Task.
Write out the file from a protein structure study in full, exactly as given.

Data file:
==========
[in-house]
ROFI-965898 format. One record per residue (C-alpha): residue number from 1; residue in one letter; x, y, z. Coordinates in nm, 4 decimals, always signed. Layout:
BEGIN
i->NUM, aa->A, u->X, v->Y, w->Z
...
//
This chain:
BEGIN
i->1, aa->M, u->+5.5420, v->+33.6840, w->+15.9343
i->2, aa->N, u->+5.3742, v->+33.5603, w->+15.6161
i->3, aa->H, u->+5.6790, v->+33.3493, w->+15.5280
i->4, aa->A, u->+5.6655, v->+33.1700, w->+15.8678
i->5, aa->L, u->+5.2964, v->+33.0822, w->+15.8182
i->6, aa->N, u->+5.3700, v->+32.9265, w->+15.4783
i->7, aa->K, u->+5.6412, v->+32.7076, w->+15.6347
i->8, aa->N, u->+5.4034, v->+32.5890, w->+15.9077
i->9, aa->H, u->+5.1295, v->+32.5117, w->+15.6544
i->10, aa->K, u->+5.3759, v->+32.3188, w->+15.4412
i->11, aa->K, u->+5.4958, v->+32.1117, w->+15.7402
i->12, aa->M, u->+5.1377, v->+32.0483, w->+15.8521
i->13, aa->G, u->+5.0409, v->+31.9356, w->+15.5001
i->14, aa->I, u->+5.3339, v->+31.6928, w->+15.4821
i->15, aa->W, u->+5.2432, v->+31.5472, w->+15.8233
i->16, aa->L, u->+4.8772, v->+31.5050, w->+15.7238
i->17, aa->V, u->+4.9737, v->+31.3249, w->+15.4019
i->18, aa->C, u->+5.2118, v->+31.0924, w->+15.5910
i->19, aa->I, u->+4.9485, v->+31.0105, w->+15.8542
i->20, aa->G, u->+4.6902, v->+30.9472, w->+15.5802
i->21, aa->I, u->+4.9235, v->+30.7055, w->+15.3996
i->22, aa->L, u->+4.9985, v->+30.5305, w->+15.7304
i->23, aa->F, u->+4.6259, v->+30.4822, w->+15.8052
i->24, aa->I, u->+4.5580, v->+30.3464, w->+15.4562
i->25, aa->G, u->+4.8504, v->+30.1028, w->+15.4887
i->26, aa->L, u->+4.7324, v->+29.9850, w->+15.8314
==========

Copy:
[in-house]
ROFI-965898 format. One record per residue (C-alpha): residue number from 1; residue in one letter; x, y, z. Coordinates in nm, 4 decimals, always signed. Layout:
BEGIN
i->NUM, aa->A, u->X, v->Y, w->Z
...
//
This chain:
BEGIN
i->1, aa->M, u->+5.5420, v->+33.6840, w->+15.9343
i->2, aa->N, u->+5.3742, v->+33.5603, w->+15.6161
i->3, aa->H, u->+5.6790, v->+33.3493, w->+15.5280
i->4, aa->A, u->+5.6655, v->+33.1700, w->+15.8678
i->5, aa->L, u->+5.2964, v->+33.0822, w->+15.8182
i->6, aa->N, u->+5.3700, v->+32.9265, w->+15.4783
i->7, aa->K, u->+5.6412, v->+32.7076, w->+15.6347
i->8, aa->N, u->+5.4034, v->+32.5890, w->+15.9077
i->9, aa->H, u->+5.1295, v->+32.5117, w->+15.6544
i->10, aa->K, u->+5.3759, v->+32.3188, w->+15.4412
i->11, aa->K, u->+5.4958, v->+32.1117, w->+15.7402
i->12, aa->M, u->+5.1377, v->+32.0483, w->+15.8521
i->13, aa->G, u->+5.0409, v->+31.9356, w->+15.5001
i->14, aa->I, u->+5.3339, v->+31.6928, w->+15.4821
i->15, aa->W, u->+5.2432, v->+31.5472, w->+15.8233
i->16, aa->L, u->+4.8772, v->+31.5050, w->+15.7238
i->17, aa->V, u->+4.9737, v->+31.3249, w->+15.4019
i->18, aa->C, u->+5.2118, v->+31.0924, w->+15.5910
i->19, aa->I, u->+4.9485, v->+31.0105, w->+15.8542
i->20, aa->G, u->+4.6902, v->+30.9472, w->+15.5802
i->21, aa->I, u->+4.9235, v->+30.7055, w->+15.3996
i->22, aa->L, u->+4.9985, v->+30.5305, w->+15.7304
i->23, aa->F, u->+4.6259, v->+30.4822, w->+15.8052
i->24, aa->I, u->+4.5580, v->+30.3464, w->+15.4562
i->25, aa->G, u->+4.8504, v->+30.1028, w->+15.4887
i->26, aa->L, u->+4.7324, v->+29.9850, w->+15.8314